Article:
Along with actors, major production houses, too, have lined up for a taste of OTT success. Netflix’s 2019 original series Bard of Blood was produced by Shah Rukh Khan’s Red Chillies Entertainment. Meanwhile, actor Anushka Sharma and brother Karnesh Sharma also produced successful content for Amazon Prime Video (Paatal Lok) and Netflix (Bulbbul).

 

“The emergence of OTT has definitely presented more opportunities for talent to come forth,” said Manish Kalra, chief business officer, ZEE5 India, an OTT platform by Zee Entertainment Enterprises, to The Indian Express. “OTT does not have the pressure of the box office, which probably gives it the freedom and additional confidence to explore the various facets of storytelling. However, Indian cinema, especially over the past few years, has provided immense opportunities for budding talent and that can’t be credited just to OTT platforms.” 

 

However, now treading cautiously, OTTs have decided to cancel shows that are likely to lead to controversies. New seasons of The Family Man, Paatal Lok and others have been cancelled by Amazon. Netflix’s Bombay Begums, starring Alia Bhatt, is under the scanner, too, with the National Commission For Protection of Child Rights alleging that it normalises casual sex and drugs for minors which is an “inappropriate portrayal of children.”

 

Bad Boys Get Leashed

 

After the controversy around Tandav, director Ali Abbas Zafar released a statement announcing that the controversial scenes would be dropped. The statement read, “We have utmost respect for the sentiments of the people of our country… The cast & crew of Tandav have made the decision to implement the changes to the web series to address the concerns raised towards the same… We once again apologise if the series has unintentionally hurt anybody’s sentiments.”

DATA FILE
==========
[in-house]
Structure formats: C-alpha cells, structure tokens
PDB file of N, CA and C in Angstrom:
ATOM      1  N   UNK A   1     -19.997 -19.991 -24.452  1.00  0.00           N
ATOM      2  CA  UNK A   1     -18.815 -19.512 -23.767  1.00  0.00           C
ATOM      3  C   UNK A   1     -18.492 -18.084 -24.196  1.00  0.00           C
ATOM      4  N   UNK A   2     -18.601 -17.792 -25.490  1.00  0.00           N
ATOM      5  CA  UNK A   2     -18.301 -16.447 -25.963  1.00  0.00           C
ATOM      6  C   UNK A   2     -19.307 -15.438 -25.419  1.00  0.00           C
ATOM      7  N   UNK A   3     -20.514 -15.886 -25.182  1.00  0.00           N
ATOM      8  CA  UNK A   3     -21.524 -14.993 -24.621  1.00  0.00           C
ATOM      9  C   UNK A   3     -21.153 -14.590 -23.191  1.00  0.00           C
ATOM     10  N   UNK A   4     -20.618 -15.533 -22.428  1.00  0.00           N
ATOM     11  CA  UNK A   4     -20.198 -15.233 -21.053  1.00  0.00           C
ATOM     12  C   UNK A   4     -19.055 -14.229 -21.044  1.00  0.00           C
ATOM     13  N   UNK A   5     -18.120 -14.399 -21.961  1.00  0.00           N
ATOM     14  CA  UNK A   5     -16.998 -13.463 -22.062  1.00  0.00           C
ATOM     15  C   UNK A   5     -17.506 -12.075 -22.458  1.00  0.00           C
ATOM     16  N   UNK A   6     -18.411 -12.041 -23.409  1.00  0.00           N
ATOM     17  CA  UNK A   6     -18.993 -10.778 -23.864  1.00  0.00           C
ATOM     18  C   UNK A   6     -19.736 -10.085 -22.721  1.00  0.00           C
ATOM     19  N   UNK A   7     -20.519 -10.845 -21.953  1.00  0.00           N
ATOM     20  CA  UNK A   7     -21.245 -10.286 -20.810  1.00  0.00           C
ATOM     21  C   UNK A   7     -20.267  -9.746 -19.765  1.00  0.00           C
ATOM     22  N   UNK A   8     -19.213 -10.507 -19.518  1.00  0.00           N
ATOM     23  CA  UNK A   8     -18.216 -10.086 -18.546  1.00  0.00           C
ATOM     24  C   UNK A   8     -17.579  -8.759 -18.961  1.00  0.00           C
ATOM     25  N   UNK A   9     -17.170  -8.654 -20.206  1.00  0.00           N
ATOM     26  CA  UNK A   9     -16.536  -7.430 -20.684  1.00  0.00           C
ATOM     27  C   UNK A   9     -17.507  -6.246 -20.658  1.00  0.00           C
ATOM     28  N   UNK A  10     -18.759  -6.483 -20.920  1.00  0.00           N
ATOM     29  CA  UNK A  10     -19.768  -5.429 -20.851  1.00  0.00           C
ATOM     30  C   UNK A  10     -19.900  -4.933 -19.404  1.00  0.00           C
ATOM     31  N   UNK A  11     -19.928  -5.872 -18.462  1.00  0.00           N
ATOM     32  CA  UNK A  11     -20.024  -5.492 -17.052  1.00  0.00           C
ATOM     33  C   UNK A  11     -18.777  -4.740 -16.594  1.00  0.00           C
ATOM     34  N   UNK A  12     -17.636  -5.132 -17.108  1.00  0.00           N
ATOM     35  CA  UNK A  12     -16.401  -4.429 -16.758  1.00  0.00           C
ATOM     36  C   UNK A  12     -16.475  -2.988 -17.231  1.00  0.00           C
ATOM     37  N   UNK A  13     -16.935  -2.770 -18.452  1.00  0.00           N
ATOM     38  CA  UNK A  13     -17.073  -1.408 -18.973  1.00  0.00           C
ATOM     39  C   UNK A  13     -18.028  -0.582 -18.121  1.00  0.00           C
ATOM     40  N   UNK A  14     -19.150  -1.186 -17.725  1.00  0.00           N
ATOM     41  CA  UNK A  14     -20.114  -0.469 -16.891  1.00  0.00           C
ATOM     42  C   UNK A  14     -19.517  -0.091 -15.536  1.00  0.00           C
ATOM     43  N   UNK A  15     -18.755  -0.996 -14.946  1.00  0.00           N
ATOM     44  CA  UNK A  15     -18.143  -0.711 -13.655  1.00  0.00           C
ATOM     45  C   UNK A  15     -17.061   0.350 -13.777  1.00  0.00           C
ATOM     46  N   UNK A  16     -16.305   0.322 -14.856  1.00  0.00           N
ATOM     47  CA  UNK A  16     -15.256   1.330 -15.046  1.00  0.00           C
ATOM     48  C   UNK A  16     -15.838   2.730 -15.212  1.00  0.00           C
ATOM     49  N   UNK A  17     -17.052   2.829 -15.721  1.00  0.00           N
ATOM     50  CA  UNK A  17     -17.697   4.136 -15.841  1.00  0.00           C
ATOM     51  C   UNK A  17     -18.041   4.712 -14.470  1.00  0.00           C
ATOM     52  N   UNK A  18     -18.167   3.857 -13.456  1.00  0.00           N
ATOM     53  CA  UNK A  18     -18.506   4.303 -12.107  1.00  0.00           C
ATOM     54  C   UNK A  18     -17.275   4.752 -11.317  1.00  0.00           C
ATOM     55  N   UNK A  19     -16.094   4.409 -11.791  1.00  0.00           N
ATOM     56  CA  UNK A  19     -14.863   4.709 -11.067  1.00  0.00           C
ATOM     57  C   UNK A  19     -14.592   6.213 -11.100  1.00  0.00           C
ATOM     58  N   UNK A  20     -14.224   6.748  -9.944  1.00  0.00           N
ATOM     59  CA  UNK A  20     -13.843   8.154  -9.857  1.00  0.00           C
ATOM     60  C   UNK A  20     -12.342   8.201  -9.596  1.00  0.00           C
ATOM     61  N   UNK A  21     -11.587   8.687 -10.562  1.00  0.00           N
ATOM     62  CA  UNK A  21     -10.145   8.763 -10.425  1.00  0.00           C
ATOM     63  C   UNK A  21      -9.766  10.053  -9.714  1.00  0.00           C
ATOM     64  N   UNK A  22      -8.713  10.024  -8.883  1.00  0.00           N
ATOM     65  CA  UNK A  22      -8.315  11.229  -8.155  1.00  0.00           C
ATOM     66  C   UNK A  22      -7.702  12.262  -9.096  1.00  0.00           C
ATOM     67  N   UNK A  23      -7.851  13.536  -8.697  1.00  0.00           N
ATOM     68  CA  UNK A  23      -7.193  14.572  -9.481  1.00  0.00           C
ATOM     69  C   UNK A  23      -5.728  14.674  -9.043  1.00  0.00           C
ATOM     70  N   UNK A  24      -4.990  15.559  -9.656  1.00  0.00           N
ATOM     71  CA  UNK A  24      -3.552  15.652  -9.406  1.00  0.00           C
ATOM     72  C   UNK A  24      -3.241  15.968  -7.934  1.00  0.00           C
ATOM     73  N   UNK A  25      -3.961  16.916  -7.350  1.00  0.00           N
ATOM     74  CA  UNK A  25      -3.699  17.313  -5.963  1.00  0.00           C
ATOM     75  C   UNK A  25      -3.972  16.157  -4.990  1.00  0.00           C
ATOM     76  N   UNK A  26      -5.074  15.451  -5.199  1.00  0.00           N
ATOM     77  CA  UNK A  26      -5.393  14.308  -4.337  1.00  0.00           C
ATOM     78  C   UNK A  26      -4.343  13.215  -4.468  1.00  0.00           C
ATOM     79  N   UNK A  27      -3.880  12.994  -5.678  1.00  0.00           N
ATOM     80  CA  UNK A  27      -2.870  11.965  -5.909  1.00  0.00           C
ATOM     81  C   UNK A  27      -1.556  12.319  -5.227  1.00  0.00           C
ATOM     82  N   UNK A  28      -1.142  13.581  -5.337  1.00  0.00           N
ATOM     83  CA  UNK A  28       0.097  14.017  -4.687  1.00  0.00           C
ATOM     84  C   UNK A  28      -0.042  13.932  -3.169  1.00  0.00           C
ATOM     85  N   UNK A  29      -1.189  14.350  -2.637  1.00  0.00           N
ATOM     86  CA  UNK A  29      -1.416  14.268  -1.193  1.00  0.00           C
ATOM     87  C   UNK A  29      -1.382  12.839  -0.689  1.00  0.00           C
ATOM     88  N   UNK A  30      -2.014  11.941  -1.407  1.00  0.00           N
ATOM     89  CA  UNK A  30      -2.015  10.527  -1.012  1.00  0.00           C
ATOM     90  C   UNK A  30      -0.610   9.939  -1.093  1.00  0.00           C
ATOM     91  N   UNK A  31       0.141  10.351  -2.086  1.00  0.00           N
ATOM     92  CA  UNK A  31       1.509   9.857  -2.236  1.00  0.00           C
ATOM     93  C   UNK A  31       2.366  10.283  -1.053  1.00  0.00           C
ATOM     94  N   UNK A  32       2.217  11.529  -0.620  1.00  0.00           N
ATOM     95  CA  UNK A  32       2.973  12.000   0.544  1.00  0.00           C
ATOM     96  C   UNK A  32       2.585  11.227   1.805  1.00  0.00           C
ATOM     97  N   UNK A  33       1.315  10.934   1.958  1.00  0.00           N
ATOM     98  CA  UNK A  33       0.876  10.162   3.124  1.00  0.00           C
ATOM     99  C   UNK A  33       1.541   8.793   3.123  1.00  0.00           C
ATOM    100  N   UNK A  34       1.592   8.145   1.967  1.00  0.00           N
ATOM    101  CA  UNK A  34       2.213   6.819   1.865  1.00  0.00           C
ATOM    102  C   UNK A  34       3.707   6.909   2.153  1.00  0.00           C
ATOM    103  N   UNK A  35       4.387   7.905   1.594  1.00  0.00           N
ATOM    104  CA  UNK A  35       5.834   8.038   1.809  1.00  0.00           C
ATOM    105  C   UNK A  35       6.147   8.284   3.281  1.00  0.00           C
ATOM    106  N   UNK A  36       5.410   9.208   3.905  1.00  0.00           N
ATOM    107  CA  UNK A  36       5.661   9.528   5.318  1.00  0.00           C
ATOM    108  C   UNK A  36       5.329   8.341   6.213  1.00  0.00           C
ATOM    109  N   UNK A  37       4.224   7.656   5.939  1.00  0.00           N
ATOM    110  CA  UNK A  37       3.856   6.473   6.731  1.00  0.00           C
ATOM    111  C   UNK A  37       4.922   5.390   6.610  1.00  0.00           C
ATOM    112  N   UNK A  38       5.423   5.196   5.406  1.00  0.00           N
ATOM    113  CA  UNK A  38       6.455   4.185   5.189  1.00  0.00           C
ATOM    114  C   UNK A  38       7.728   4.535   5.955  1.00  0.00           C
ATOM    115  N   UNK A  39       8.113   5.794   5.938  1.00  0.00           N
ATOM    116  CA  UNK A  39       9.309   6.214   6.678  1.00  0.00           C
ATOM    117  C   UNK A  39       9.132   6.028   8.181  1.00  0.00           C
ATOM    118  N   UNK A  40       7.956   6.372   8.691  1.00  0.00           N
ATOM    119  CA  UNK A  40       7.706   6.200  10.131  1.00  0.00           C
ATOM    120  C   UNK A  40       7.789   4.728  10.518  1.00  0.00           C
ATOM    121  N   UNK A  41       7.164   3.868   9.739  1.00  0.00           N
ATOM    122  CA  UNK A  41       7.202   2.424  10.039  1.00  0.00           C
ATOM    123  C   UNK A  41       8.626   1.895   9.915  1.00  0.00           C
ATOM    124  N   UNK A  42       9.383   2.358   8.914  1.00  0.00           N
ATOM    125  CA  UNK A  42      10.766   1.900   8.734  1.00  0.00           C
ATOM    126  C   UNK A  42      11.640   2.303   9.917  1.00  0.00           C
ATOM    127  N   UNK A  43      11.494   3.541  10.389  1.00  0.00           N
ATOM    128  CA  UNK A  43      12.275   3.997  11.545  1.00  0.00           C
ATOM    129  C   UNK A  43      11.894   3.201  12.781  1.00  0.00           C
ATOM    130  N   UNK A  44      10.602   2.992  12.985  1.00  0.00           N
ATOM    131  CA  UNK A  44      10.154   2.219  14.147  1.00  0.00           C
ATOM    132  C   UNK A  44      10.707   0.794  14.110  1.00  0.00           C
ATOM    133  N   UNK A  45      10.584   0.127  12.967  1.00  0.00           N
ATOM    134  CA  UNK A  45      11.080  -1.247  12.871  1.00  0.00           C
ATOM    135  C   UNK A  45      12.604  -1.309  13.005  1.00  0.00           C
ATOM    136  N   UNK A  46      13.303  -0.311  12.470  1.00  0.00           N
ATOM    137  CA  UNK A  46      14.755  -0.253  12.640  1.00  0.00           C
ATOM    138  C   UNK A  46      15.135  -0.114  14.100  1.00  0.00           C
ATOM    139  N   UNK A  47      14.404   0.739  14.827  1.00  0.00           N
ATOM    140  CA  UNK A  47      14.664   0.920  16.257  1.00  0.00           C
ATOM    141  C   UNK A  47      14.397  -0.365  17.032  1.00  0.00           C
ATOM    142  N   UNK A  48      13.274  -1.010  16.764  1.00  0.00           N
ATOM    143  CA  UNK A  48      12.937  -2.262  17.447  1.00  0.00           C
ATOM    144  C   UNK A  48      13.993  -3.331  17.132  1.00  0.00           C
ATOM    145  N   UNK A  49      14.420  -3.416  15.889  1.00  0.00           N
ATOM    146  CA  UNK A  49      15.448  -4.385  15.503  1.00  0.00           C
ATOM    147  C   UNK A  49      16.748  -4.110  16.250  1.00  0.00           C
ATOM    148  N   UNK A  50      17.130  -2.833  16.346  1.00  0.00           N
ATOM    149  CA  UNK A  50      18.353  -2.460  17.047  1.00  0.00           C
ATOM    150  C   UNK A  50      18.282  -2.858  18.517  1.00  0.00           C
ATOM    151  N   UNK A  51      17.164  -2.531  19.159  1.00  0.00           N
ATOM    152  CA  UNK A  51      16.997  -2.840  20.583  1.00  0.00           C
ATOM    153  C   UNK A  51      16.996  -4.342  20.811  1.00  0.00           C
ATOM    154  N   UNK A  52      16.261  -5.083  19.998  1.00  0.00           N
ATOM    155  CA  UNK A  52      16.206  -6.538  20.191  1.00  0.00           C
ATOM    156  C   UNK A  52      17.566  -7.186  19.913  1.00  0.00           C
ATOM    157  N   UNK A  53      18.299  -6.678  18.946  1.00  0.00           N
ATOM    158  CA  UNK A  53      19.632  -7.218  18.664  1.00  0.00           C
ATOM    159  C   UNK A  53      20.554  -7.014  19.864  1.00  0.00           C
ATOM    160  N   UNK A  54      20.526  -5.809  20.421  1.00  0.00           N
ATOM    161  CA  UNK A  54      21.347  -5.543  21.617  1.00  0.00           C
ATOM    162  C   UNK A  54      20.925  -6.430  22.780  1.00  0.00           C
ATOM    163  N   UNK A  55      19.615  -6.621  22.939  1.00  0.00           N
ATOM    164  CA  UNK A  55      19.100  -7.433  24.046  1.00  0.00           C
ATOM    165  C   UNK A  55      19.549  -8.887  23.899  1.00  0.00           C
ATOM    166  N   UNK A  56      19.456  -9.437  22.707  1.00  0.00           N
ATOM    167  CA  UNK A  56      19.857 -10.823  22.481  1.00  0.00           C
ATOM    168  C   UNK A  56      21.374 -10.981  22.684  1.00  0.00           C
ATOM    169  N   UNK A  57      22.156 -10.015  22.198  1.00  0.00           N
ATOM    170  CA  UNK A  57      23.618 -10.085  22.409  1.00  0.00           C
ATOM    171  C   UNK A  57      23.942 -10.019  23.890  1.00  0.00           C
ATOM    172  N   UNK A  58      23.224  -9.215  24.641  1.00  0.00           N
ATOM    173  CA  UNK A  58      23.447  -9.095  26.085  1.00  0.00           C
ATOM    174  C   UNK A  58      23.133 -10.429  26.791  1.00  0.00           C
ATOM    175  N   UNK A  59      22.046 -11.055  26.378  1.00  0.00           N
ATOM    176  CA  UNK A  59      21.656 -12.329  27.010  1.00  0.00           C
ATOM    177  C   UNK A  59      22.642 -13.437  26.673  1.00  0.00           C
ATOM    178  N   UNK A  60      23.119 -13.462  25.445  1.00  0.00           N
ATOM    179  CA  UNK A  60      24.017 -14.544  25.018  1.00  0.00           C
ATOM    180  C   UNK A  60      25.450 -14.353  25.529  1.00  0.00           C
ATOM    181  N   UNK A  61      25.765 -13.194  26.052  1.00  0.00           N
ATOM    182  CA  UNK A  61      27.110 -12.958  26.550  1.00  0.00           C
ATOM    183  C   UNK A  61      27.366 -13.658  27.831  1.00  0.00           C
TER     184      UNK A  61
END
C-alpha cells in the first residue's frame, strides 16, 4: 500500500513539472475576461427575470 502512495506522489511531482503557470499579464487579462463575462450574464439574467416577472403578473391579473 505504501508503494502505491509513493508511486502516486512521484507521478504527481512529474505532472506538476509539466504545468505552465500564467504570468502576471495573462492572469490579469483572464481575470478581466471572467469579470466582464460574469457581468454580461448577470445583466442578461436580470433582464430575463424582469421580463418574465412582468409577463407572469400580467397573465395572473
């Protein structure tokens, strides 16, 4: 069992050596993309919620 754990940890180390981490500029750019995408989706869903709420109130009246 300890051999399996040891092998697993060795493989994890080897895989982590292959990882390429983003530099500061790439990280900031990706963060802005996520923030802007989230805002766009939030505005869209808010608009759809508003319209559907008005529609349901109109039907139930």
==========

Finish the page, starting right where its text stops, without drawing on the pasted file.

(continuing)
After the I&B ministry’s announcement of the new regulations and a week after a top Amazon Prime Video official was questioned by the UP police about Tandav hurting religious sentiments, the platform, too, issued an apology on March 2. The letter further added that it would “continue to develop entertaining content while complying with Indian laws and respecting the diversity of culture and beliefs in the country.”

 

While movies releasing in theatres need to have certification from the CBFC under the Cinematograph Act of 1952, content on TV follows the dos and don’ts laid down by the Cable Television Network (Regulation) Act of 1995. Before the government announced the new regulations, OTTs had remained untouched by regulations and censorship.

 

However, the need for self-regulation was felt and, in February, around 17 online streaming providers had announced the adoption of an ‘implementation toolkit’ that pressed upon self-regulation as one of its core principles under the aegis of the Internet and Mobile Association of India (IAMAI). However, the Centre’s announcement of the regulatory guidelines on February 25 caught the OTT sector unawares.

 

Though most of the new guidelines make for self-regulation norms, others -- like an inter-departmental committee overseeing the self-regulatory body headed by a retired SC or HC judge; the proposed appointment of an I&B ministry officer with the power to block access to any content; and a grievance redressal mechanism -- are worrying OTT players. Apart from this, the Centre has also asked digital platforms to categorise content into themes like violence, nudity, sex, language, etc and that content should also be based on age suitability under the IT (Guidelines for Intermediaries and Digital Media Ethics Code) Act 2021.

 

Wearing Off the Sheen

 

Even though many actors and film-makers have suggested that the loss of creative freedom would push them away from OTTs, there are many arguments that say we are looking forward to an era of coexistence between the cinema and the streaming platform. 

 

In the words of Prachand Praveer, the author of the 2016 book Abhinava Cinema which traces the influence of Indian classical aesthetics in modern visual storytelling, “When TV came, people on radio were worried. OTTs have given theatres a run for their money, but each format finds its own space. There are enough human beings on this planet to consume it all.”

 

An underrated characteristic of the OTT platform is its shelf-life. Movies cannot stay in theatres forever. Eventually, they will find themselves on smaller screens -- be it that of a TV or a phone. This also stands for governments, free thought and expression are here to stay, festering in the minds of millions, governments however change every five years.